Technologies that enhance member engagement, advance digitalinteraction via the mobilechannel, improve security and help credit unions understandaccountholders better are the top IT budget priorities heading into2016.

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“Rolling out the red carpet for opening and funding newaccounts, especially via the mobile channel, is the most valuabledigital service for credit unions to offer in 2016, because accountgrowth is the one metric that can't be neglected,” Hal Tilbury, CEOof the Henderson, Nev.-based, payment processing and documentimaging firm Bluepoint Solutions, said.

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Tilbury said convenience will be the most important priority forcredit unions as they determine the right mixture of features andservices; in other words, finding ways to meet members whereverthey are with faster, easier-to-use services offered throughmultiple channels.

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“This could mean revving up everything digital from basicservices like deposits and bill payments, to high value-addedservices like personal financial management and electronicstrongboxes,” he said.

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Branching strategies are shifting quickly as well.

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“Branches of the future will be smaller, streamlined toaccommodate live lending services and equipped with self-servicevideo kiosks (interactive teller machines) for all kinds ofconvenient transactions,” Tilbury said. Tablet-equipped employeesuntethered from teller lines can roam to help members in branchesand even out into the community where new members exist.

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Tilbury added that loan applications and processing will be oneof the next big mobile deployments.

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“Credit unions that can get their operations paperless and theirorigination processes tightly-integrated will be the ones to fillthis gap,” he said.

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The underlying IT strategy for the $131 million, Washington,Pa.-based Chrome FCU, formerly Washington Community FCU, is teachingmembers how to bank 100% digitally.

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“We are really big on pushing out the online, cloud-basedself-serviced digital model to our members. We want them to doeverything online,” Chrome President/CEO Christopher Georgesaid.

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He said the credit union is trying to create a simple,self-serve model that doesn't require a lot of member tutoring.However, when members do venture to Chrome locations, which thecredit union calls stores rather than branches, the cooperativewants to mentor them.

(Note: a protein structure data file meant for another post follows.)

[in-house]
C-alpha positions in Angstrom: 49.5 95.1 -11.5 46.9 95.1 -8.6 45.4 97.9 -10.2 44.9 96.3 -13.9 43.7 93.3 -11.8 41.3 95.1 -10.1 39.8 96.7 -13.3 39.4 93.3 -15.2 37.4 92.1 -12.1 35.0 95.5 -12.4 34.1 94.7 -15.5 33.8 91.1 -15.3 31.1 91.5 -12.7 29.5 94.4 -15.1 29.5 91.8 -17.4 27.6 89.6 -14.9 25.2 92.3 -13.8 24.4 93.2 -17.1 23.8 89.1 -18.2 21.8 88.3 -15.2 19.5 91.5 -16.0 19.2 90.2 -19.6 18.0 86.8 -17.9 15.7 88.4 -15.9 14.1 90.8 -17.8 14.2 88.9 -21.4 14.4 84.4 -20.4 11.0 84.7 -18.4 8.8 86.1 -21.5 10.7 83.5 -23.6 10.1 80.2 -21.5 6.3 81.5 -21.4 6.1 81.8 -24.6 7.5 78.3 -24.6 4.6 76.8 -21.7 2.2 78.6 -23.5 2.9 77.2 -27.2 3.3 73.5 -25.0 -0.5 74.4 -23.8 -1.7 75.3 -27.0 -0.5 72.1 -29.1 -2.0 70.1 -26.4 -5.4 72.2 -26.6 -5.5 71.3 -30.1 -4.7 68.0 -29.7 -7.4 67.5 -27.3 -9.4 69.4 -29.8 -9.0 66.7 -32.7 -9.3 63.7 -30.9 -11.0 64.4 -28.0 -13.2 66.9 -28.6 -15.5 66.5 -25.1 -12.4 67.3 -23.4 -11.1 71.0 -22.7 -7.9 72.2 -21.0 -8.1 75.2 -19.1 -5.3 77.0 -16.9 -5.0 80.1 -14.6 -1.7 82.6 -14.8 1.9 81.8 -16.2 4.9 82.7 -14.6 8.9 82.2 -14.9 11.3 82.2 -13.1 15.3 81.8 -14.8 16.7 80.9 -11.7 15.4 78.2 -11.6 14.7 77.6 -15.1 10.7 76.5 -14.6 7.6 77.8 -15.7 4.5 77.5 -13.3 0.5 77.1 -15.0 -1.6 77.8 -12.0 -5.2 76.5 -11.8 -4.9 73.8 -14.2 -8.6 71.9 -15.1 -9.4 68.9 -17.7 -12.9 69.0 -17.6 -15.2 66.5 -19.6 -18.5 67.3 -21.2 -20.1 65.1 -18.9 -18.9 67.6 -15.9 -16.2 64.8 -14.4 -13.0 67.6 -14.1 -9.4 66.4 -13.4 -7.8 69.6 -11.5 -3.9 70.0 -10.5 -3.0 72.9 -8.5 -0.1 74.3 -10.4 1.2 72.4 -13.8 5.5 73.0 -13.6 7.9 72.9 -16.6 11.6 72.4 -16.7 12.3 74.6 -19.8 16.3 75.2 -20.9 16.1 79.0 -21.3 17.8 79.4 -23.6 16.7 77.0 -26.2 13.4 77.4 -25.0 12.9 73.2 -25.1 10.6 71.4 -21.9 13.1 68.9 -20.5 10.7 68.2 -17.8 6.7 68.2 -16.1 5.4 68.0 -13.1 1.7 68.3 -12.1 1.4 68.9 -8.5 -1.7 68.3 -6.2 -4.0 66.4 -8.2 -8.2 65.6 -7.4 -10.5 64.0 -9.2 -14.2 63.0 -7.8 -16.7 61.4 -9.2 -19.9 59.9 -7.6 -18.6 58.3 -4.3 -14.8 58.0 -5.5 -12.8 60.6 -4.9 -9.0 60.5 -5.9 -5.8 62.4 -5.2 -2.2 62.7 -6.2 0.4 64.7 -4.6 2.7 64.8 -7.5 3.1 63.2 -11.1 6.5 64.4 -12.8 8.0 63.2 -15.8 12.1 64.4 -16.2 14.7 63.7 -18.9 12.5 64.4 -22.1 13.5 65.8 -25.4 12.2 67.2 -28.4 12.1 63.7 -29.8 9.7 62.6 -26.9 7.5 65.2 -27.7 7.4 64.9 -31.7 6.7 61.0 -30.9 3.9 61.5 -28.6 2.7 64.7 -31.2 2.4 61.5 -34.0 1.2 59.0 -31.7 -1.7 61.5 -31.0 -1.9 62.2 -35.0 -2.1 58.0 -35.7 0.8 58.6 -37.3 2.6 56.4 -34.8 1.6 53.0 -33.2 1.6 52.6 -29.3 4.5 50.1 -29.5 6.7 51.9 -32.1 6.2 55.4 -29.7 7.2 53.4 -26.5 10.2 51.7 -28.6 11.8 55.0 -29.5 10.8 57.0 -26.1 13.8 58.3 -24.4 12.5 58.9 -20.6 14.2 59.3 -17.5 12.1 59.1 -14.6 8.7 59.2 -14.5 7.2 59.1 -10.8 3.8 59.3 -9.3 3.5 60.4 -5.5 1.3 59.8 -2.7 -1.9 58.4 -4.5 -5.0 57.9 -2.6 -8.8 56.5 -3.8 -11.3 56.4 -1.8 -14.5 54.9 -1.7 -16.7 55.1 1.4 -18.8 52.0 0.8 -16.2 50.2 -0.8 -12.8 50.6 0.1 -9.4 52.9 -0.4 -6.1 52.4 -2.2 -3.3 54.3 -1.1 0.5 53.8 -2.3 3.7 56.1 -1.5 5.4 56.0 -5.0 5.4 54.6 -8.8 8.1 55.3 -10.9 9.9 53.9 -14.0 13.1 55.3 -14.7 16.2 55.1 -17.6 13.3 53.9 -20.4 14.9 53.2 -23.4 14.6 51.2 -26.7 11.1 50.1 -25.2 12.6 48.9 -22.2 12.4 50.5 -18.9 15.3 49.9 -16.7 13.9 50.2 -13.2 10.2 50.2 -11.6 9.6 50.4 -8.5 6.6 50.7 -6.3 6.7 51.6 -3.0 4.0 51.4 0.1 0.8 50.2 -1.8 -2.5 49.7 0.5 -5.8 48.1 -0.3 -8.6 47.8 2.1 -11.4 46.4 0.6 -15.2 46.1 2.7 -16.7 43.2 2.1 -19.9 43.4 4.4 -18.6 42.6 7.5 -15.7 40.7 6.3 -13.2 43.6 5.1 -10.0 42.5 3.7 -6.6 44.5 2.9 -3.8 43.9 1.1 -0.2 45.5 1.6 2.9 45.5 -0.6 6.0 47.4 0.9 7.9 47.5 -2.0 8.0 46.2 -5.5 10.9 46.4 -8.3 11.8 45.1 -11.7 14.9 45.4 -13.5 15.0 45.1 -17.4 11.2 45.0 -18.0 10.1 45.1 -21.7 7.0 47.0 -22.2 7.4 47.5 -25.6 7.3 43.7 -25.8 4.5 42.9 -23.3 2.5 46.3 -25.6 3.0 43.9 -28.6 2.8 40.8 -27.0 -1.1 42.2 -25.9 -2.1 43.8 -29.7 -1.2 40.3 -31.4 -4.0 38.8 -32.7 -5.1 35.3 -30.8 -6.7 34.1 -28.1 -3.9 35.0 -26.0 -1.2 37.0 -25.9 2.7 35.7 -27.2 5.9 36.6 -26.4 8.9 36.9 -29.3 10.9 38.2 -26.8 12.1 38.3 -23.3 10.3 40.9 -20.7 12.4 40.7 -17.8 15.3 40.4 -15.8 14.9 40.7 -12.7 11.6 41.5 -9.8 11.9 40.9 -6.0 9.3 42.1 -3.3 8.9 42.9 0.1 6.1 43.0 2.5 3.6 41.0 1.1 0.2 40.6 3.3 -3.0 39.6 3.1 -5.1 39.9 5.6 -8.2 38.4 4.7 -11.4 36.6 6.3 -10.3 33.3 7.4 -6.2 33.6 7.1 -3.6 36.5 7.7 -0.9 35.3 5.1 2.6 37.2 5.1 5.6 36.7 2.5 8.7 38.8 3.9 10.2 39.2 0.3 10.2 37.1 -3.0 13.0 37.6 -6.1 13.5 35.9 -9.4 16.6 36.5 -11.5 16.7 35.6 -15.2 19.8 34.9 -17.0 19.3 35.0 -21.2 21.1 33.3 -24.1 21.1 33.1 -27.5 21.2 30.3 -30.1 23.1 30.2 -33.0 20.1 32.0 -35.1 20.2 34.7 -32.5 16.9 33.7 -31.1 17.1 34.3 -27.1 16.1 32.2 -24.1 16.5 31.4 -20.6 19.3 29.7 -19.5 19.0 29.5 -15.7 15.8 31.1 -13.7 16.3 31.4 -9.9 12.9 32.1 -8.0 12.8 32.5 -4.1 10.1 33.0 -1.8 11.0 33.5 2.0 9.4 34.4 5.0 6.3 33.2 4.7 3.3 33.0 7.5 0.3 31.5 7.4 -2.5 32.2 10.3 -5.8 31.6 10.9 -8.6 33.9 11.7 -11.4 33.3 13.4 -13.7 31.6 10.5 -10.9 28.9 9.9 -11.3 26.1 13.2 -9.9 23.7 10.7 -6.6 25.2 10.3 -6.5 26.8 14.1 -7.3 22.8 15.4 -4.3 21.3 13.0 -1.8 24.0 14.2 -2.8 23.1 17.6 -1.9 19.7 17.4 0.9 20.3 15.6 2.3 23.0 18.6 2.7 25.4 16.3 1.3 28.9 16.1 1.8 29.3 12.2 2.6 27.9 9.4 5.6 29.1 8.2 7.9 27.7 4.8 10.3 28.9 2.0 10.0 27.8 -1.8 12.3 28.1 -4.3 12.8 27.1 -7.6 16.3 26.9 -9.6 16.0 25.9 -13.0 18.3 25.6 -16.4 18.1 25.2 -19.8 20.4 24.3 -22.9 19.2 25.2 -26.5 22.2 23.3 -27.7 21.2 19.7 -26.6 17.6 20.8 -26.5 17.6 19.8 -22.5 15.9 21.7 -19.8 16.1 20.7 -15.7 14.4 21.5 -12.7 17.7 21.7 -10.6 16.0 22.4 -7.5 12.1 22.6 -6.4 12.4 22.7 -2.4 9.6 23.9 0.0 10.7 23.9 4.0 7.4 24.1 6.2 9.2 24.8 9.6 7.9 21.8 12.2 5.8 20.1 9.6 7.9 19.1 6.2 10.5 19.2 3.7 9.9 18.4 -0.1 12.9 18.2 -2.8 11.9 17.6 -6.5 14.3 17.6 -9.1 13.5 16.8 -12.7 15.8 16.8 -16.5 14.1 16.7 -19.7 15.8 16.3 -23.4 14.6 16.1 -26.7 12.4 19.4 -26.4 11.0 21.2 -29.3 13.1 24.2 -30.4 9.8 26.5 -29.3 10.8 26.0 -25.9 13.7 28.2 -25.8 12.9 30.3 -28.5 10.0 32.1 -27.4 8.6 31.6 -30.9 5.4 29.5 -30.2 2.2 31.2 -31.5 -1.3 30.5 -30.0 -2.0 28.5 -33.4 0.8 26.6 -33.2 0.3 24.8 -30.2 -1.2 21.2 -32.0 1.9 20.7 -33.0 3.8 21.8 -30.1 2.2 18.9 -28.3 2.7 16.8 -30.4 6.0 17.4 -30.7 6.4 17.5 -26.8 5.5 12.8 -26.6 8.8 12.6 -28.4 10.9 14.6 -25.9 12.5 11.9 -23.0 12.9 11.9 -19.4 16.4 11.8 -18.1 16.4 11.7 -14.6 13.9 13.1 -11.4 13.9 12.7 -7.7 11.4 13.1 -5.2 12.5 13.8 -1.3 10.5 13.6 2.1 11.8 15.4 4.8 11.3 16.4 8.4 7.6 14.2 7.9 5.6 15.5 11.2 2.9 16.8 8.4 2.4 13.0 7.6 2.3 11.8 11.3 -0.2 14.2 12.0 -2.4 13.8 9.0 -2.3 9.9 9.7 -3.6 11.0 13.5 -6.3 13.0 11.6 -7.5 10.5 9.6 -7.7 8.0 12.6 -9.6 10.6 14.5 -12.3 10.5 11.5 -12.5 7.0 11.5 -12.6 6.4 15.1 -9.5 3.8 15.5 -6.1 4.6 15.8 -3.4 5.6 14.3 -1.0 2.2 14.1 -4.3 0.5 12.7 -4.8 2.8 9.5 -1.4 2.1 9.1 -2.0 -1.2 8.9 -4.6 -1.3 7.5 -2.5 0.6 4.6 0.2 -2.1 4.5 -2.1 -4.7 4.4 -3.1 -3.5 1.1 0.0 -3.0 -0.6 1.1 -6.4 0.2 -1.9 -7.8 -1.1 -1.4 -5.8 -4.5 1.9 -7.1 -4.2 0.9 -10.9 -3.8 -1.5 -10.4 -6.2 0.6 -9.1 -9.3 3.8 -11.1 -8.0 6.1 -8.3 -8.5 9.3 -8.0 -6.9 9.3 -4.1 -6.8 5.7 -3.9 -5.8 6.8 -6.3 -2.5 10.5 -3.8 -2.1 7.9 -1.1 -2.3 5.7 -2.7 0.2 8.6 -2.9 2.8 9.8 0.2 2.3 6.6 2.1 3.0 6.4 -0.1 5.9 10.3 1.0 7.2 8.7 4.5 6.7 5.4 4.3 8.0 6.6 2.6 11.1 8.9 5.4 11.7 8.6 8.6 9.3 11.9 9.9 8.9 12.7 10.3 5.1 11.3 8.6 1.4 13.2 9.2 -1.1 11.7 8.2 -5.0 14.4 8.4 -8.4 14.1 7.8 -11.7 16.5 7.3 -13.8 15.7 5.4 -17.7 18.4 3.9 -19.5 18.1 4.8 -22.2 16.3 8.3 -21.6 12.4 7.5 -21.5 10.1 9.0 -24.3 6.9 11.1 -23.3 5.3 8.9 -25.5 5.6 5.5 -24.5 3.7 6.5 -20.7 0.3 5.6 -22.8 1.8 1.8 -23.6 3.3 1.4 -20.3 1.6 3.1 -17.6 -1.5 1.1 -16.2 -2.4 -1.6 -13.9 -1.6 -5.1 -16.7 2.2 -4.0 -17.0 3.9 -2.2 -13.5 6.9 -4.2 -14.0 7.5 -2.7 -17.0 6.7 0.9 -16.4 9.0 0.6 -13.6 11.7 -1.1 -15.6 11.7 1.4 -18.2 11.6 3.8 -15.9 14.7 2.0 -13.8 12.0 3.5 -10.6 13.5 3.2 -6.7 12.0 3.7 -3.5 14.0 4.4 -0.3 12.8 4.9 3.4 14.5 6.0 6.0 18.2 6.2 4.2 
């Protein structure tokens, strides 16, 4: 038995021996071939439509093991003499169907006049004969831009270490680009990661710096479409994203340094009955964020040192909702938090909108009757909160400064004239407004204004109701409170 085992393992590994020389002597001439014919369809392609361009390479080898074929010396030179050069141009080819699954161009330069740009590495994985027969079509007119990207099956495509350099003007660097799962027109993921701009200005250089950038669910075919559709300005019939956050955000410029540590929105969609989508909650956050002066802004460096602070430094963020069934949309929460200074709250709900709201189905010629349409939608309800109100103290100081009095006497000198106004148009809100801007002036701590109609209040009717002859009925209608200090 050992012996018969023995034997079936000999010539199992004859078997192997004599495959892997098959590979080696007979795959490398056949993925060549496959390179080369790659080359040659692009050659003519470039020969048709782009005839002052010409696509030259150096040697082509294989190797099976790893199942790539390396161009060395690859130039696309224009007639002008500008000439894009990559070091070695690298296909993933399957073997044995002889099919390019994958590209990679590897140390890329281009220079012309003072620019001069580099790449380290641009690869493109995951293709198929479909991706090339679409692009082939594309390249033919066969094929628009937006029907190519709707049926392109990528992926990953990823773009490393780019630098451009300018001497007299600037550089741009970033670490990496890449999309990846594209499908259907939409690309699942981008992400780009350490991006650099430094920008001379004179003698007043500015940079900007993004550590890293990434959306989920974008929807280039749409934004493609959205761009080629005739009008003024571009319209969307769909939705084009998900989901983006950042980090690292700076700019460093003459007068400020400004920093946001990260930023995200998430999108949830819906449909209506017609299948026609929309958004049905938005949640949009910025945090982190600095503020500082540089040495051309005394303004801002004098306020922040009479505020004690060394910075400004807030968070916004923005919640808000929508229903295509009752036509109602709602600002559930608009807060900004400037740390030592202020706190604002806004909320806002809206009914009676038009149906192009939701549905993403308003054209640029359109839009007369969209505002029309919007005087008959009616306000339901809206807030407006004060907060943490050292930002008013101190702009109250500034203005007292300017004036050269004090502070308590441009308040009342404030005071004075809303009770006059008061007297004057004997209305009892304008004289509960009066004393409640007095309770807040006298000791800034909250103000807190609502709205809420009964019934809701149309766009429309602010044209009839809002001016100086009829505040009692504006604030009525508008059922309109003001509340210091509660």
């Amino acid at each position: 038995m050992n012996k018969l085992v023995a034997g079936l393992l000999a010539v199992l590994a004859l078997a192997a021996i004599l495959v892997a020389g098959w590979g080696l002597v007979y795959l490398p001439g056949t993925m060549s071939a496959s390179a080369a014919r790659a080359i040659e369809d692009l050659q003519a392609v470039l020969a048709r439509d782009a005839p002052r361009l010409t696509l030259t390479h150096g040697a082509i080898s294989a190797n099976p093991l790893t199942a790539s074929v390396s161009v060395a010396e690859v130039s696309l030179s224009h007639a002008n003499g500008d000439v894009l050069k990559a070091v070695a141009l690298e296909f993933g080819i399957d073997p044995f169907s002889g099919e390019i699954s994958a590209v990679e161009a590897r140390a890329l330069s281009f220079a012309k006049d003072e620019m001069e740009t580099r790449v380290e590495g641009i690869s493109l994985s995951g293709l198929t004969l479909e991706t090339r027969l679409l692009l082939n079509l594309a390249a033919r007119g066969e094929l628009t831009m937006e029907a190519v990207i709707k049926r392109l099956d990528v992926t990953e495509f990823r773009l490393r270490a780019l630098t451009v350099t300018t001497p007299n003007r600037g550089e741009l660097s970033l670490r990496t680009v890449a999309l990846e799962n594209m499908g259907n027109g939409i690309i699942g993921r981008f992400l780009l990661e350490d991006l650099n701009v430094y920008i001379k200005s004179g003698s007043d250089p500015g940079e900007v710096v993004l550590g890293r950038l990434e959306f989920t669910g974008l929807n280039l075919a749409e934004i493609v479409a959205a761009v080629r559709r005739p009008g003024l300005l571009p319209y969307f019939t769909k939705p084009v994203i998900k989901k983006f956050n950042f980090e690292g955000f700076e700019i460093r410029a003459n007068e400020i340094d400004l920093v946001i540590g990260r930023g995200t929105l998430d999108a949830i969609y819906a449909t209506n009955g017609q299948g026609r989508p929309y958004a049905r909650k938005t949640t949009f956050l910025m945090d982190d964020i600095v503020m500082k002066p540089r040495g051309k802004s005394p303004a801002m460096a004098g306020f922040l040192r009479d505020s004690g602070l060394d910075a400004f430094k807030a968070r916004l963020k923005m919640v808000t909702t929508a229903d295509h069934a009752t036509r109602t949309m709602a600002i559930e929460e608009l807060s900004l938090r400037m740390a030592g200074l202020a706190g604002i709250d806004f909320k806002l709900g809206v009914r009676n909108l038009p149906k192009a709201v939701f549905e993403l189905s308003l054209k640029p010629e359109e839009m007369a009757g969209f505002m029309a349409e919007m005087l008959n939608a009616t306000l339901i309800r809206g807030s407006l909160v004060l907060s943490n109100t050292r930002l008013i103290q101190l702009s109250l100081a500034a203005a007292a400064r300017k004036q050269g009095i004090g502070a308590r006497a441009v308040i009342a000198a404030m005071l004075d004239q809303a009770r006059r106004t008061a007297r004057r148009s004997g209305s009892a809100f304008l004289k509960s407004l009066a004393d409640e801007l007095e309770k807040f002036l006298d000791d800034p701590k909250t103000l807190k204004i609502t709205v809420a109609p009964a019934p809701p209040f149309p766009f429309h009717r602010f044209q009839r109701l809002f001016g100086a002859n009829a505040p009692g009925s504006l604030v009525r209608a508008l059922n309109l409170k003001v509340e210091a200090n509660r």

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“We want to educate members about services they can performthemselves such as remote deposit capture,” George said.

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Amanda Lunger, vice president and chief brand officer, detailedhow Chrome sees 2016 as the year of communication.

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“We'll be doing very little traditional advertising,” she said.“Instead we'll be focusing primarily on educating and communicatingto our existing customers.”

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Chrome's digital team's goal, Lunger added, is to take digitalmessages to its existing member base, and instruct and train themon how to use the digital tools.

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“If you come into our store, we want to try to help you nevercome back in again,” George explained. “That's our goal.”

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Chrome is utilizing the Monett, Mo.-based Jack Henry's BannoMobile Platform to unveil a cutting edge platform in the firstquarter of 2016, which will include real-time core integration,remote deposit capture, bill pay, store appointment scheduling, ahelp desk and geolocation integration. The Banno Platform offersaccount-as-a-service technology, meaning it provides a singlesource for product marketing, delivery and service.

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Because all of Chrome's technology solutions are outsourced,third-party security is another priority for the credit union.

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“Chrome likes everything locked down,” George admitted. “We usea lot of geo-fencing [a program that identifies geographicalboundaries]. We don't allow lot of people outside of our stores toget into our systems unless they are authorized.”

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The $492 million, East Moline, Ill.-based Vibrant Credit Union,formerly DHCU, has already boosted member engagement this year byimplementing new core, online and mobile technologies. Looking ahead, Vibrantplans system and data architecture upgrades for 2016.